Turkey has become the second largest export market for Russian gas in 2007, and in 2013, Alexei Miller boasted that she could have been number one. At that time, Ankara is critically dependent on gas imports, and the share of "Gazprom" had a very impressive 60%. Already in operation a gas pipeline "the Blue stream", and after the crisis in Ukraine in 2014 and "sabotage" on the part of Bulgaria to bypass these two countries started to pull two lines of the "Turkish stream", which cost the budget $ 7 billion. But then things did not go as planned management of the Corporation.
First, he played a negative role in the incident with the downed Turkish Russian bomber su-24. Ankara escaped "tomatoes", but made far-reaching conclusions. Was established additional gas supplies from Azerbaijan, furthermore, pipeline gas from Iran.
Secondly, Turkey rapidly commissioned two floating LNG terminal (FSRU) with a capacity of 20 million cubic meters per day in the provinces of Izmir and Hatay. This has played an important role when world prices for LNG have fallen sharply. For comparison, in the first quarter of 2020 production "Gazprom" has cost the Turks to 257 USD per 1 thousand cubic meters, LNG 98.2 dollar for the same amount. The Turks are already capable of taking up to 24 billion cubic meters per year of LNG, and we intend to build a new terminal.
Finally, to buy Russian gas in the same volumes for the currency for Turkey has become very unprofitable due to the devaluation of the Turkish Lira by 30%. In the next year expiring contract for supplies via the "Turkish stream", and in 2026 – on the "Blue stream". When you consider that President Erdogan recently reported on the discovery of its own gas fields, estimated at 320 billion cubic meters, the prospects for Gazprom's APB. In the negative scenario, Russia could become the owner of two empty pipelines running along the bottom of the Black sea.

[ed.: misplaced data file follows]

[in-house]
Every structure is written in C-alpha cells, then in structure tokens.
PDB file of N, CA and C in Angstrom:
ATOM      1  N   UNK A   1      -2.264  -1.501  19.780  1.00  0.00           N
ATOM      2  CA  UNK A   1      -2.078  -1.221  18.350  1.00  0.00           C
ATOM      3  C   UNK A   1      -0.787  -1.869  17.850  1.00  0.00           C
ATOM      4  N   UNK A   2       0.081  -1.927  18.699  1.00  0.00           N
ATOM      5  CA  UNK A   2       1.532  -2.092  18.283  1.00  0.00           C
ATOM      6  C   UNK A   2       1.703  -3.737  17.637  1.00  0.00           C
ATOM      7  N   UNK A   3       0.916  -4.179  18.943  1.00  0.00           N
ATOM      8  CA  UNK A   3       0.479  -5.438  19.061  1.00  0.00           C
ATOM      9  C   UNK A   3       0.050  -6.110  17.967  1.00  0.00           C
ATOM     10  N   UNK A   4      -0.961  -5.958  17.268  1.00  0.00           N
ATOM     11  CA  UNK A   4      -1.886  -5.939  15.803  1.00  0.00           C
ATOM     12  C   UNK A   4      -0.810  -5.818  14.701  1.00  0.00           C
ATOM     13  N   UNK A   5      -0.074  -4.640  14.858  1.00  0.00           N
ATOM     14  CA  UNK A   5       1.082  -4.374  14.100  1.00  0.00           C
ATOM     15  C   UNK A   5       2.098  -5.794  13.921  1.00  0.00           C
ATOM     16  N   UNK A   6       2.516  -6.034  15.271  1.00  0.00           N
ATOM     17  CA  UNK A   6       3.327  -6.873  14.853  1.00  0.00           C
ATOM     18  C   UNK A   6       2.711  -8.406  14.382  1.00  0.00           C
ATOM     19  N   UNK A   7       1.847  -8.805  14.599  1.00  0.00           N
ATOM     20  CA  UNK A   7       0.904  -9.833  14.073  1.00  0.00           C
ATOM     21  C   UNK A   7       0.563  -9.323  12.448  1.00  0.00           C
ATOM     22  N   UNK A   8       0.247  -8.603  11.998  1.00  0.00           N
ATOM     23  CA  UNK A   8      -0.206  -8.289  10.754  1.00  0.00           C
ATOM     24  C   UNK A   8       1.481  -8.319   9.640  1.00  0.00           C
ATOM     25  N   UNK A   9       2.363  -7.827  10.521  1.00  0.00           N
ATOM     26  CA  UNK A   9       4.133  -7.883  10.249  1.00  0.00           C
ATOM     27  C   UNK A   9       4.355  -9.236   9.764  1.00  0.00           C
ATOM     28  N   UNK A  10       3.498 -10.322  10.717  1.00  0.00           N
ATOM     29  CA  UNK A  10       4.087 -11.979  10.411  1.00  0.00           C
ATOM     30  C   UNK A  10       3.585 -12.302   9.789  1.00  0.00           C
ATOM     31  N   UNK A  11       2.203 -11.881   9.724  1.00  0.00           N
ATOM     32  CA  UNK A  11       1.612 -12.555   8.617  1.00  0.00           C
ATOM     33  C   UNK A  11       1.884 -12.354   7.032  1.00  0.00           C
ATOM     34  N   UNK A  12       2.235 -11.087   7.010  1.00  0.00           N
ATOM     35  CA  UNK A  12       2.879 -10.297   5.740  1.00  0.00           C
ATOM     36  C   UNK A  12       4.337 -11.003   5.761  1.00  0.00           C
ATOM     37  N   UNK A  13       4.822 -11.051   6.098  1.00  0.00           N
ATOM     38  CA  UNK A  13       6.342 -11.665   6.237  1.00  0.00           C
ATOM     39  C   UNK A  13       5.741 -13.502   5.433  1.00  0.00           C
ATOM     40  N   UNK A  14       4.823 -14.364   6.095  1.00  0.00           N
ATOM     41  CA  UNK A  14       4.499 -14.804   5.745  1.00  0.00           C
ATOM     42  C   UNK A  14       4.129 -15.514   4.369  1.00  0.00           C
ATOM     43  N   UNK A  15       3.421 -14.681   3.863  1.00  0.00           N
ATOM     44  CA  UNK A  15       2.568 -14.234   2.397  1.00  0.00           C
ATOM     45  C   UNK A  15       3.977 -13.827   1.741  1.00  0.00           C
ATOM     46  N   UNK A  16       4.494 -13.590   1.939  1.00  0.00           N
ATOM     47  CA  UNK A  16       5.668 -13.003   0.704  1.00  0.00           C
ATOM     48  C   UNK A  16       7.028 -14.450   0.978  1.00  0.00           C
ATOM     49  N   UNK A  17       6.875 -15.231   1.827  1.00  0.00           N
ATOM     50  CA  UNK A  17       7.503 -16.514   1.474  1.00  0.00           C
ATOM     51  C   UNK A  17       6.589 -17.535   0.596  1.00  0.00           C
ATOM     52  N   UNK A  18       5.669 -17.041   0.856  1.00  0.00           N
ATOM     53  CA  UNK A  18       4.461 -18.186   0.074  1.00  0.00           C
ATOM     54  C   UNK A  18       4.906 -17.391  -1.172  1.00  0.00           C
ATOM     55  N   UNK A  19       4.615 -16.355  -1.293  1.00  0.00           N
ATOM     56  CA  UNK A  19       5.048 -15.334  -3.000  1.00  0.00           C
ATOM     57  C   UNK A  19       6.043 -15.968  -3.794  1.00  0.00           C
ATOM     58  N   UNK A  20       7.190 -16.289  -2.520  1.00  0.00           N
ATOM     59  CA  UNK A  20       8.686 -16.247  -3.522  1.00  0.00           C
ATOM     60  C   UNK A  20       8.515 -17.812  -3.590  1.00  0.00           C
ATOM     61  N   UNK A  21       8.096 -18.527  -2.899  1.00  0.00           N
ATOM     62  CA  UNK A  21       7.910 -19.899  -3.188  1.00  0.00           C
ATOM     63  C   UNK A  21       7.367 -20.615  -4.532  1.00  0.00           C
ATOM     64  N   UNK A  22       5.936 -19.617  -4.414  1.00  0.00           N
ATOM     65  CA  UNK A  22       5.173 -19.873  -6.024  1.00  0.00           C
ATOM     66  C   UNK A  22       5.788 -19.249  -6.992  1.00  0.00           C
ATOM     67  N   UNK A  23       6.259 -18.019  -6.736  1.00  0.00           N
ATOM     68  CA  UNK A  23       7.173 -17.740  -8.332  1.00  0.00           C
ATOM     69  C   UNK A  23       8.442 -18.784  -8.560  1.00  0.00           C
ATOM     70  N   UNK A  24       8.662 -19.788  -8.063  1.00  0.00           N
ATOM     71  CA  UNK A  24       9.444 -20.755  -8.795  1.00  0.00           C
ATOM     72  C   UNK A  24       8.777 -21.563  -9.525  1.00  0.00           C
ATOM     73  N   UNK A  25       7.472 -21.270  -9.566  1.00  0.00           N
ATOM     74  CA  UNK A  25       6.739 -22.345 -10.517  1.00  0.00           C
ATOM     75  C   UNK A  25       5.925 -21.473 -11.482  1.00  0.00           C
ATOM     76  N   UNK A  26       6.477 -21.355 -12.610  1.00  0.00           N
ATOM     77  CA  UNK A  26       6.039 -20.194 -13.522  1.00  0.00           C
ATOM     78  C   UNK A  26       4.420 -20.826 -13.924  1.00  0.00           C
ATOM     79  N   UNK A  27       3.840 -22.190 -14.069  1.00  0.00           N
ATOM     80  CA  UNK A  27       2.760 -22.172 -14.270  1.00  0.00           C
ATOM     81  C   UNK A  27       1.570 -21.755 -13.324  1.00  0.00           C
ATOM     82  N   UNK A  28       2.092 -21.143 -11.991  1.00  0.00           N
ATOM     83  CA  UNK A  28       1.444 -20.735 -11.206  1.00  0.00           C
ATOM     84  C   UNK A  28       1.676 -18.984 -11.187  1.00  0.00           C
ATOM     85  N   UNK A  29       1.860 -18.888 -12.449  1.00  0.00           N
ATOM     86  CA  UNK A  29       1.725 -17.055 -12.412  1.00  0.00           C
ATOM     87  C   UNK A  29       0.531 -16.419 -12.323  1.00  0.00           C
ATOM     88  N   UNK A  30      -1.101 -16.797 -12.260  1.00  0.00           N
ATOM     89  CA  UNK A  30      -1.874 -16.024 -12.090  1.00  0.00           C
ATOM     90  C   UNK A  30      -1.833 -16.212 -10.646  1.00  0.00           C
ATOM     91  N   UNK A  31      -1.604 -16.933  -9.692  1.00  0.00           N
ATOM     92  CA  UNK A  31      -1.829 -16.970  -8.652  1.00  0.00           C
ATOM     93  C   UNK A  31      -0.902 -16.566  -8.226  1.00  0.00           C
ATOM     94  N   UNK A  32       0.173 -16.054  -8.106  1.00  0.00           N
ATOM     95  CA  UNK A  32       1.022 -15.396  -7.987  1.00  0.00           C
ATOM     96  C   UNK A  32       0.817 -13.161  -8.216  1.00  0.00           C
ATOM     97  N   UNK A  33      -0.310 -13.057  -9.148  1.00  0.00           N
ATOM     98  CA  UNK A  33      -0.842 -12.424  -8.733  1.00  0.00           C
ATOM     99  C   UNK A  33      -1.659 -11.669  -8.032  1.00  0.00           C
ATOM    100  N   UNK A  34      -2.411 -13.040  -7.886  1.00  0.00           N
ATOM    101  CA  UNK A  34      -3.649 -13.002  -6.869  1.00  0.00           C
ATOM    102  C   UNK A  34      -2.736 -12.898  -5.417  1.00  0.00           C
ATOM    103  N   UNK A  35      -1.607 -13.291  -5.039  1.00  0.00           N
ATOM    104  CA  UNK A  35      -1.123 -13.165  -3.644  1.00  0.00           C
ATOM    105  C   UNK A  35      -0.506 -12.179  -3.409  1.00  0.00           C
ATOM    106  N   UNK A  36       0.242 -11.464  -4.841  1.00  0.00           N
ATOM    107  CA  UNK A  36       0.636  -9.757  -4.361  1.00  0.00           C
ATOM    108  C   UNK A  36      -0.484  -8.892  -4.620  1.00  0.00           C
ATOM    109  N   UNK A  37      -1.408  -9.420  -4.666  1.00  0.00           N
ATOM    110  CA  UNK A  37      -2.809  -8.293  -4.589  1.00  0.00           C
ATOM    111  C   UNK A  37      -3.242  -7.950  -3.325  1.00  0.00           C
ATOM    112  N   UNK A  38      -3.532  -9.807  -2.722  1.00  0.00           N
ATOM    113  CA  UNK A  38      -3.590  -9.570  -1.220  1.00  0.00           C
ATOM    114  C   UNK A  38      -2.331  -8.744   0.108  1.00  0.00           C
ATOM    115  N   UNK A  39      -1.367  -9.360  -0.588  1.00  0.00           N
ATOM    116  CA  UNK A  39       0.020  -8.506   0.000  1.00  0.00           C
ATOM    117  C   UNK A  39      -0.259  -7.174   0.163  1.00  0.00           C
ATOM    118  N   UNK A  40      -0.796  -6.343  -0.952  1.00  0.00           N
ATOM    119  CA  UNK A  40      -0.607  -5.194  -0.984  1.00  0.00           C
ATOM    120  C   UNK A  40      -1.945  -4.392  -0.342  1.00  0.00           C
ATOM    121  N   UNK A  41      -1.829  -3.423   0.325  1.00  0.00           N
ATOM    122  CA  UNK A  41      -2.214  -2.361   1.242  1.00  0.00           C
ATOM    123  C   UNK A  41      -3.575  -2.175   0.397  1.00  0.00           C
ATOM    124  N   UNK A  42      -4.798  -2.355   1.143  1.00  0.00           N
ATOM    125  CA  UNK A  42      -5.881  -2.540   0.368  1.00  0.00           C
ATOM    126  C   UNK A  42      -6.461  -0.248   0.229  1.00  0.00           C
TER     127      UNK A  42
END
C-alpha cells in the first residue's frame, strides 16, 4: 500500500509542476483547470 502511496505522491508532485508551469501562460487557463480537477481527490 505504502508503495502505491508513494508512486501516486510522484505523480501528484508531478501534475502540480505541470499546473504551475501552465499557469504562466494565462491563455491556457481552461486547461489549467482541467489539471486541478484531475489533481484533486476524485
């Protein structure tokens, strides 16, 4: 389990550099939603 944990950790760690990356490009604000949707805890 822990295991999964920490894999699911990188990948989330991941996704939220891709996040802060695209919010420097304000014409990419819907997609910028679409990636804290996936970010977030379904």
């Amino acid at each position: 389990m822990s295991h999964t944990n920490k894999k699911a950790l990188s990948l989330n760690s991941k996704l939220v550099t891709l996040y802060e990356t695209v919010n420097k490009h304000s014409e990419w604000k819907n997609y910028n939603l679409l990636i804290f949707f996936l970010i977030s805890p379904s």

However, there is slightly more optimistic assessment. Economists indicate that the abnormally low price of LNG cannot be kept indefinitely. For example, Qatar's LNG production is largely a byproduct of the development of oil shale. When prices fell because of a six-week "oil war" between Russia and Saudi Arabia, Riyadh was forced to dump its surpluses on the world market, than have fallen sharply the price of LNG. Those who just invested in the construction of the receiving terminals, this good up. But now the situation is gradually changing: the market is steadily digesting the excess gas, on a nose winter heating season, because the price of LNG goes up significantly.
Most likely, Ankara would still not completely abandon Russian gas imports. She will continue the diversification of supply through the construction of LNG terminals and the development of own fields. This will be a major trump card in negotiations with Gazprom, which will have to make very serious concessions on price. In the end, the domestic monopolist will lose a large part of the market, but will allow him to remain as a backup supplier with two pipelines to Turkey.
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